The definition of cloud computing has been rather elusive. Some CEO’s like, Larry Elison are frustrated because they claim that their sofrware already runs on the cloud. Others, like the the slash dot rhino herd has made this cloud computing definition post one of the most popular of last year:
“Even though IBM’s Irving Wladawsky Berger reports a leading analyst as having said recently that ‘There is a clear consensus that there is no real consensus on what cloud computing is,’ here are no fewer than twenty attempts at a definition of the infrastructural paradigm shift that is sweeping across the Enterprise IT world — some of them really quite good. From the article: ‘Cloud computing is…the user-friendly version of grid computing.’ (Trevor Doerksen) and ‘Cloud computing really is accessing resources and services needed to perform functions with dynamically changing needs. An application or service developer requests access from the cloud rather than a specific endpoint or named resource.’ (Kevin Hartig)”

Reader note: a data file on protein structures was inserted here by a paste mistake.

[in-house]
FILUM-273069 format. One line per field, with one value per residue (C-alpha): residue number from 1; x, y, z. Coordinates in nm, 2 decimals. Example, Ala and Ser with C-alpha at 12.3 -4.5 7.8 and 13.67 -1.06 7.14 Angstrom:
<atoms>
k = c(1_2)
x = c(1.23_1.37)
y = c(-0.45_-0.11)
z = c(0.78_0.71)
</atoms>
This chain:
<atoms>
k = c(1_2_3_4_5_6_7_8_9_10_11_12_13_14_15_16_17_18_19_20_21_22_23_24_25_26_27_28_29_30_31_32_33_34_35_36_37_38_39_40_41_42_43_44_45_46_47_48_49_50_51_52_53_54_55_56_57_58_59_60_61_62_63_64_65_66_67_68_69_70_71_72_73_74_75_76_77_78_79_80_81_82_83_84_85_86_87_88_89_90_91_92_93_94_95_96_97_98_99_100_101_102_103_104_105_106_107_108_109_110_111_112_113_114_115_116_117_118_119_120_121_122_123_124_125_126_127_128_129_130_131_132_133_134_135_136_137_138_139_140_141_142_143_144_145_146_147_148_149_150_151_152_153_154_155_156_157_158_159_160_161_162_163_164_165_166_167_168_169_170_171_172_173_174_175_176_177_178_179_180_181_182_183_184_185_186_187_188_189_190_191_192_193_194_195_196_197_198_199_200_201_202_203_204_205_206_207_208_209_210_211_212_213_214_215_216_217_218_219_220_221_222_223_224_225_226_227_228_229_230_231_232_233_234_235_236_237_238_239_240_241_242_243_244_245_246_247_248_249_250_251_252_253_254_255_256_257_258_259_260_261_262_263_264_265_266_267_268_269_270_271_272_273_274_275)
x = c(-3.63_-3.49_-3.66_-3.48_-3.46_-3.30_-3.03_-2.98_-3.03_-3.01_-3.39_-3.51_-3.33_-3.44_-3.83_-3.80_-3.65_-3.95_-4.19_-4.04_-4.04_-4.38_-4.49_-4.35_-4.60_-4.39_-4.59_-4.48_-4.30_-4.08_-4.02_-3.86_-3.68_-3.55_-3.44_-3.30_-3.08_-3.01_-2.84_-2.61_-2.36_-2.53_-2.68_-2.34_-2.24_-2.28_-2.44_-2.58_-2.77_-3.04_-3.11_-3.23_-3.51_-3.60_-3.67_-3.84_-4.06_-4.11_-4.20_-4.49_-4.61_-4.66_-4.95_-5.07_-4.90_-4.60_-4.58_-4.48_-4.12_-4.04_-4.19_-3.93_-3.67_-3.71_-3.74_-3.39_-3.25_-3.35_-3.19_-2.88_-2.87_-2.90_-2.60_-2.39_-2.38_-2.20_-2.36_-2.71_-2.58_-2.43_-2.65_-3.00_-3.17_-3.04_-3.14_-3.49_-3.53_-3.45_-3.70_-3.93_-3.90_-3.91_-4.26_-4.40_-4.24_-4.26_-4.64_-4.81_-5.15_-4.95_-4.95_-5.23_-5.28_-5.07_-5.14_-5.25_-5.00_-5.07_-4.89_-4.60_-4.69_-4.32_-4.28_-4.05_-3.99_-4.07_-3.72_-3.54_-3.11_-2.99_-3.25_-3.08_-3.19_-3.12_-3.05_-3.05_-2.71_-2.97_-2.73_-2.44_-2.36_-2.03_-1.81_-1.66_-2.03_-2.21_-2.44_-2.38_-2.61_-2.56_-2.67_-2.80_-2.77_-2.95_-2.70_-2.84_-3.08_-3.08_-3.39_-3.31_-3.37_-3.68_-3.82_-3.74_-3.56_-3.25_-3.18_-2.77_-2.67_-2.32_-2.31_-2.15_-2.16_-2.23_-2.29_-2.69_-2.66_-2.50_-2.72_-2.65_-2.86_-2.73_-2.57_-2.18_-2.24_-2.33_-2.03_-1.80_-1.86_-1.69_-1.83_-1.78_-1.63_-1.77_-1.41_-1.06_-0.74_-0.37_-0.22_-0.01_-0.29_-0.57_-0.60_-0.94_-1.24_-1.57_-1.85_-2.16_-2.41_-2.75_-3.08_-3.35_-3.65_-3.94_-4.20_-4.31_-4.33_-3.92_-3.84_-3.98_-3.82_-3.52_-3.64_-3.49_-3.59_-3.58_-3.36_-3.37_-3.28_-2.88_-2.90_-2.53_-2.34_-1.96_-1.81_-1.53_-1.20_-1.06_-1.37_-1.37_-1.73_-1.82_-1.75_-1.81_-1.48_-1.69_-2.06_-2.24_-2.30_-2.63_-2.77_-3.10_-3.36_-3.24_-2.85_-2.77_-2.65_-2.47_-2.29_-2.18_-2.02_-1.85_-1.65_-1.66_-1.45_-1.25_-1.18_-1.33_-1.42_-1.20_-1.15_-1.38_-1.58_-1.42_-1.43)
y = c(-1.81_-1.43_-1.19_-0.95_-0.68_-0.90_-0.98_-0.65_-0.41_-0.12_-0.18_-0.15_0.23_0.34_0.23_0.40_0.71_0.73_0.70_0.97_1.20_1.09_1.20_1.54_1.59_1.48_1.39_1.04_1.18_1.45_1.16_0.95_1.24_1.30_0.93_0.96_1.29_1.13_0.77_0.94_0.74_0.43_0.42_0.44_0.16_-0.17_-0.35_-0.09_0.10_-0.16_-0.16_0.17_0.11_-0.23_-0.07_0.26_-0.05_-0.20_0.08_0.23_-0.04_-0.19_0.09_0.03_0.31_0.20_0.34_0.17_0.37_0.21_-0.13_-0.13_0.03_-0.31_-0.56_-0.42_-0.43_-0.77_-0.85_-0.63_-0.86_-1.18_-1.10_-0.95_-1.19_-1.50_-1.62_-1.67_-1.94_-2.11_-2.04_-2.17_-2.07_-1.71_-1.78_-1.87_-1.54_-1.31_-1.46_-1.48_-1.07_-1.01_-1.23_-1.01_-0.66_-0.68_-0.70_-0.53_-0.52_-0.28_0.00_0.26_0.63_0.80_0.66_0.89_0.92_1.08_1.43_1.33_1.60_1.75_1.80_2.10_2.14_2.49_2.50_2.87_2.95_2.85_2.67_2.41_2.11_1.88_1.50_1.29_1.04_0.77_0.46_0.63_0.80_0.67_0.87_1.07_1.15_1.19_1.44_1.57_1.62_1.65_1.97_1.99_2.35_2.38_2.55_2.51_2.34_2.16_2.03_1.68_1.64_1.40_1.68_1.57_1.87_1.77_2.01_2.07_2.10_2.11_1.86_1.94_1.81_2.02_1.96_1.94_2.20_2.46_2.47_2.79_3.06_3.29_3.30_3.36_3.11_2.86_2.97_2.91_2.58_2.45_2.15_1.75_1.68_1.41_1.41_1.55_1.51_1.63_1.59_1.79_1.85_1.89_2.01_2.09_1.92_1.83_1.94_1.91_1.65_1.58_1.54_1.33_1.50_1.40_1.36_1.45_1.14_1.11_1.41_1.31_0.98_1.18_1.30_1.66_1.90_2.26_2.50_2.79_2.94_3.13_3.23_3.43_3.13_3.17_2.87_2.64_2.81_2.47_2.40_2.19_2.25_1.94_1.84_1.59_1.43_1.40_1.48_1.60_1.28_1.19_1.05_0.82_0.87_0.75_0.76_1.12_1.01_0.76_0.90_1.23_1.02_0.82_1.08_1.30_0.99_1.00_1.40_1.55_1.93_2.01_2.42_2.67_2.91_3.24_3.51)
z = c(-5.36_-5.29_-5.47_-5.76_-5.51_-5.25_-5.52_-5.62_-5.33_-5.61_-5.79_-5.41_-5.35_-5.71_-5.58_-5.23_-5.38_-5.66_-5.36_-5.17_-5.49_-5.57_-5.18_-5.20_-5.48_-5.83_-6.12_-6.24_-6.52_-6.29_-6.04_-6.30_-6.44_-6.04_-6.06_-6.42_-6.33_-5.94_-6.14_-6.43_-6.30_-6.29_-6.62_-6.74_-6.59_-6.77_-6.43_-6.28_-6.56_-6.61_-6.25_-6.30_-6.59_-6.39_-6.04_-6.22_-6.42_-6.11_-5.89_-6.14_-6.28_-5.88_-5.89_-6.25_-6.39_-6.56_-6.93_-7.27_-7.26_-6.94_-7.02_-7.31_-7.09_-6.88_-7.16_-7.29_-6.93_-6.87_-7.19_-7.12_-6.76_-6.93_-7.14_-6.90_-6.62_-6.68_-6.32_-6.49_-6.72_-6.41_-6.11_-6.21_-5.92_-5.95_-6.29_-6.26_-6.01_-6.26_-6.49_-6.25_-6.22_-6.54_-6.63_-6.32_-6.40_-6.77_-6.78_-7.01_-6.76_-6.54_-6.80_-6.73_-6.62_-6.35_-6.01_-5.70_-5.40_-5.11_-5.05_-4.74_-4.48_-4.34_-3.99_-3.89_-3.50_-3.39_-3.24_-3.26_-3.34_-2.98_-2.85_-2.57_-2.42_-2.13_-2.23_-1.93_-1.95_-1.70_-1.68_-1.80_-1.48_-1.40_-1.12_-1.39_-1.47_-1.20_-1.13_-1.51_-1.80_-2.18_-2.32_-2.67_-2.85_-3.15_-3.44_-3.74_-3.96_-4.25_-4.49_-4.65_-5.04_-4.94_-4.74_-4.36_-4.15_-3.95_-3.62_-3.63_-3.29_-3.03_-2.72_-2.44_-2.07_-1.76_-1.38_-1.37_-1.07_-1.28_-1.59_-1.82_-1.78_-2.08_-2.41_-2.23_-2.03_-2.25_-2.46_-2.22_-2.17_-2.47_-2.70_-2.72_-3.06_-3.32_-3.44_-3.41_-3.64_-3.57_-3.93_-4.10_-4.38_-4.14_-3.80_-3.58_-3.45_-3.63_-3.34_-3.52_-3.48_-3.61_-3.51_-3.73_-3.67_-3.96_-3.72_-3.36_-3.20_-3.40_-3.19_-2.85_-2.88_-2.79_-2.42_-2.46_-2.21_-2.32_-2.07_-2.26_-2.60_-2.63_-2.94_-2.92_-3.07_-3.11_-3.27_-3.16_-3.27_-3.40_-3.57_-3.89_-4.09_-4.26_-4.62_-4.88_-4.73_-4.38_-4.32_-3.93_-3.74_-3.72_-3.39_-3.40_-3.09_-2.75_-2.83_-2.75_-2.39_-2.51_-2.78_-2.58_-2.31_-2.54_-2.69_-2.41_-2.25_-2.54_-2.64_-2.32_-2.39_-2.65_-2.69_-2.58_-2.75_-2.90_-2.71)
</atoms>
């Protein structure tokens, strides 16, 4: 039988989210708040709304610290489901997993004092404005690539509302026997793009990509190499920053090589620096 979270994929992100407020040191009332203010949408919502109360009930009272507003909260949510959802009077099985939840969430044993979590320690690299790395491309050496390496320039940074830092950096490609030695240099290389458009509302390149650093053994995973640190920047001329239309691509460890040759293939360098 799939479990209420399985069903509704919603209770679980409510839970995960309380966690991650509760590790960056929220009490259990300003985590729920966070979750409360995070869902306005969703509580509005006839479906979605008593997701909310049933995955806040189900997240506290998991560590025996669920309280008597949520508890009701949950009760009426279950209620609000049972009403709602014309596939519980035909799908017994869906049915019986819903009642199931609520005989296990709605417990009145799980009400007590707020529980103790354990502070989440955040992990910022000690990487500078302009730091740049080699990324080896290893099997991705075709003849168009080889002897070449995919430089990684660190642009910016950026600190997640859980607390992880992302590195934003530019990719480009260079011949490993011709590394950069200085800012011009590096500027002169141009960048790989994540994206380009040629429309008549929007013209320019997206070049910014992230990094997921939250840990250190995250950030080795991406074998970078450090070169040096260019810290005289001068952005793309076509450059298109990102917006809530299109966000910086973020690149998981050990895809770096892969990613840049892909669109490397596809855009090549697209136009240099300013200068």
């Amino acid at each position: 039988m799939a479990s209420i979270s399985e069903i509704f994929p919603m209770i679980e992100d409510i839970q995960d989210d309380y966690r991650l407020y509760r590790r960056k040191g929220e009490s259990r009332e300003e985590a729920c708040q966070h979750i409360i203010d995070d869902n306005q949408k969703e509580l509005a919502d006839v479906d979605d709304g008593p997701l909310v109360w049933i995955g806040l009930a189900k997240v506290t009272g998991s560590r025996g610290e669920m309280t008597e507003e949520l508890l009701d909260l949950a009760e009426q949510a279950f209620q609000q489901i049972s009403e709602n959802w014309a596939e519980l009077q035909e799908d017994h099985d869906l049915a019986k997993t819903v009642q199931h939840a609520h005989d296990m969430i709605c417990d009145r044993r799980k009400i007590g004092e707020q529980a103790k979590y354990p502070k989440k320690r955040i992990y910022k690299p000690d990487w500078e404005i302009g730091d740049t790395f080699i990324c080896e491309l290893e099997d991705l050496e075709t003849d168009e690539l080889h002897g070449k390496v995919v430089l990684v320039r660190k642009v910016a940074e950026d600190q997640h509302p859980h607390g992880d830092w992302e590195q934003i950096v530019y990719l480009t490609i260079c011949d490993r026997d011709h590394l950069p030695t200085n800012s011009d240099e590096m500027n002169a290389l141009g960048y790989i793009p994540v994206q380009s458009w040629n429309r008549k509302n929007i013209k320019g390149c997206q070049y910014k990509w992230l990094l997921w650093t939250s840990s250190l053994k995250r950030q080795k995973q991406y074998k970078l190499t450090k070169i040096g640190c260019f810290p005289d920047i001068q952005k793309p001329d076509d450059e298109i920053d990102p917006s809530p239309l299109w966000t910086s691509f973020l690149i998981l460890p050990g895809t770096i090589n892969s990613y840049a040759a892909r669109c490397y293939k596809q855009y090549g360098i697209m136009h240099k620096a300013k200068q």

But this month, the Electrical Engineering and Computer Sciences University of California at Berkeley has put a highly acclaimed paper together on the cloud: Above the Clouds: A Berkeley View of Cloud Computing.
We uploaded it here also: Above the Clouds: A Berkeley View of Cloud Computing - a 25 page pdf document.
Here is how Berkely sees it:
Cloud Computing refers to both the applications delivered as services over the Internet and the hardware and systems software in the datacenters that provide those services.
The services themselves have long been referred to as Software as a Service (SaaS).
The datacenter hardware and software is what we will call a Cloud. When a Cloud is made available in a pay-as-you-go manner to the general public, we call it a Public Cloud; the service being sold is Utility Computing.
We use the term Private Cloud to refer to internal datacenters of a business or other organization, not made available to the general public.
Thus, Cloud Computing is the sum of SaaS and Utility Computing, but does not include Private Clouds.
The paper is great - it is interesting to read, has some great quotes and it lists opportunities and the current top 10 obstacles to cloud computing. Highly recommended.